How many members of staff would be needed to process, investigate and resolve that number of alerts? And how long before the IDS becomes just another device in the corner that is largely ignored thanks to its insistence on overloading the administrator on a daily basis?
It is vitally important that the signature set is tuned to match the traffic on the network being protected in order to eliminate as many false positives as possible. Automated centralised correlation systems can also be of huge benefit when it comes to sifting through masses of data from multiple IDS sensors to identify the most urgent threats.
There is a clear case for implementing an IDS, but network managers must be aware of the potential pitfalls to be avoided when deploying gigabit IDS products.
As with most network technologies, the higher the speeds, the more complicated the deployment. Security is no exception, but if approached with sufficient thought, care and planning, gigabit IDS can be a highly effective weapon against a wide range of network intruders.
Pushing gigabit intrusion detection systems to the limit
As part of a recent group test project, the NSS Group tested the market-leading gigabit IDS products: Cisco IDS-4250-XL V4.0, Internet Security Systems Realsecure 7.0 Gigabit Sensor, Intrusion Securenet 7145C V4.3, Intruvert Intrushield 4000 V1.2 and Symantec Manhunt V2.11.
Testing reliably at gigabit speeds presented new challenges and pushed testing equipment to the limits. At the end of the day, the environment created was one of the toughest ever likely to be faced by the average IDS product, while remaining fair in that it represented an extremely busy "normal" network in terms of background traffic.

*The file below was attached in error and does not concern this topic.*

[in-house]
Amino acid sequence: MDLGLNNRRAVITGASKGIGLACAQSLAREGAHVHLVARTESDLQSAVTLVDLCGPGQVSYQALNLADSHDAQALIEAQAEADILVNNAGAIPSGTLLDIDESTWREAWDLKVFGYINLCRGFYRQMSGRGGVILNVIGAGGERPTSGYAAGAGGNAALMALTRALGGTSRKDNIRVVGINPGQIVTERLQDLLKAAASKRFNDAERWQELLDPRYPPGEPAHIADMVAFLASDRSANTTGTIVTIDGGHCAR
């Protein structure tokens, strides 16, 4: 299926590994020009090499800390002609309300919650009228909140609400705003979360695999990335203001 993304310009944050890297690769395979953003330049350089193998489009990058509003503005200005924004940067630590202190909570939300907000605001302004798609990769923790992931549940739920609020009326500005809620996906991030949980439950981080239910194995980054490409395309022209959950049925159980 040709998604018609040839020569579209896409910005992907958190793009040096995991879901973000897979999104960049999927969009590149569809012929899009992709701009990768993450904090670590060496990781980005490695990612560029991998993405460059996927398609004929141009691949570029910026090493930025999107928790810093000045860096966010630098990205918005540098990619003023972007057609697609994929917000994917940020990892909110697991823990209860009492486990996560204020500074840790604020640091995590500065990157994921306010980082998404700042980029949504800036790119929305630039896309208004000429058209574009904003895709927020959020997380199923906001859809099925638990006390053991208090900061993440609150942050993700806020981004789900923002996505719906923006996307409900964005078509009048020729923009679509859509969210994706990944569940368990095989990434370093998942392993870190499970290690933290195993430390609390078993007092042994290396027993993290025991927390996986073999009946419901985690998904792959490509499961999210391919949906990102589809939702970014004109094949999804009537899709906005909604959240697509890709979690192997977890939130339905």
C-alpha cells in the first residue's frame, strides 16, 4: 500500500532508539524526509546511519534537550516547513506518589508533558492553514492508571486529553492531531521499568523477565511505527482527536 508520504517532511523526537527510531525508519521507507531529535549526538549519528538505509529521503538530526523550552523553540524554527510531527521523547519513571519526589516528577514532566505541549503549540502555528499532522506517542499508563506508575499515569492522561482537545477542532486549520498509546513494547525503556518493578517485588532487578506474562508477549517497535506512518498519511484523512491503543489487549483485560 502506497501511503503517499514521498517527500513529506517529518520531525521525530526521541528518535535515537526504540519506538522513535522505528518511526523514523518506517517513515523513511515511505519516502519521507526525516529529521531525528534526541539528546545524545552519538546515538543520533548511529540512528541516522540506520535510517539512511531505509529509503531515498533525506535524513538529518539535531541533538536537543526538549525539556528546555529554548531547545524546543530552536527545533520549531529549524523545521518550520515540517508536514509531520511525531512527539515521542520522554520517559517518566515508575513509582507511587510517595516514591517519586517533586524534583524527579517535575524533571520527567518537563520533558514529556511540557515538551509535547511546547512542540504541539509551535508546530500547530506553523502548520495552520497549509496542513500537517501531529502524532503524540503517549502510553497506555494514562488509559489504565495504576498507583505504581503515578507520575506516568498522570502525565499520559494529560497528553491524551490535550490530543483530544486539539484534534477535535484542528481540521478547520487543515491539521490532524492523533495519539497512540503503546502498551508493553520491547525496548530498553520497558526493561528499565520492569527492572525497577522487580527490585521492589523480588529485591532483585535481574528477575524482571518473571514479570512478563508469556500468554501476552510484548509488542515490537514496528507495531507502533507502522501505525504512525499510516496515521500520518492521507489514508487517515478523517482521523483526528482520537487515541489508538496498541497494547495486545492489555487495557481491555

Pushing the products under test to their limits in a heavily utilised gigabit network produced some interesting results, and posed problems for some suppliers. What was surprising, however, was that every one of the products turned in what NSS would consider to be good performances in terms of both signature recognition and detection rates.
In real-world tests, not one product dropped below the 600mbps mark with zero packet loss, and even those products that dropped into the 600mbps+ range demonstrated reasonably high detection rates at higher loads.
Two products claimed to be able to handle more than 1gbps of traffic - Intrushield and Manhunt - and Intrushield was alone in being presented as a hardware appliance using totally customised application-specific integrated circuits, thus providing extremely high levels of performance at all network load levels and under all traffic conditions.
Another feature that has improved in recent months is IDS' management and reporting capability. Most of the leading suppliers have redeveloped, or are in the process of redeveloping, their management consoles, and in all cases the improvements are significant. Key highlights are Manhunt, with an automatic correlation feature taking a lot of the work of identifying related incidents away from the administrator; the advanced data mining and centralised policy management capabilities of Securenet; correlation and alert handling within ISS Siteprotector; and the centralised policy management and alert handling capabilities of both Cisco and Intrushield.
None of the management consoles are perfect, though it is interesting to see them all adopting similar features and methods of working.
About the NSS Group
Bob Walder, a leading authority on network security, is one of the founders of the NSS Group and author of the NSS report Gigabit IDS Group Test (Edition 1), which is available at www.nss.co.uk/gigabitids.
The NSS Group is Europe's foremost independent security testing facility. Based in the UK, with separate security and network infrastructure testing facilities in the South of France, the NSS Group offers a range of specialist IT, networking and security-related services to suppliers and end-user organisations throughout Europe and the US.
Output from the labs, including detailed research reports, articles and white papers on the latest network and security technologies, are made available on the NSS website at www.nss.co.uk.
This was first published in March 2003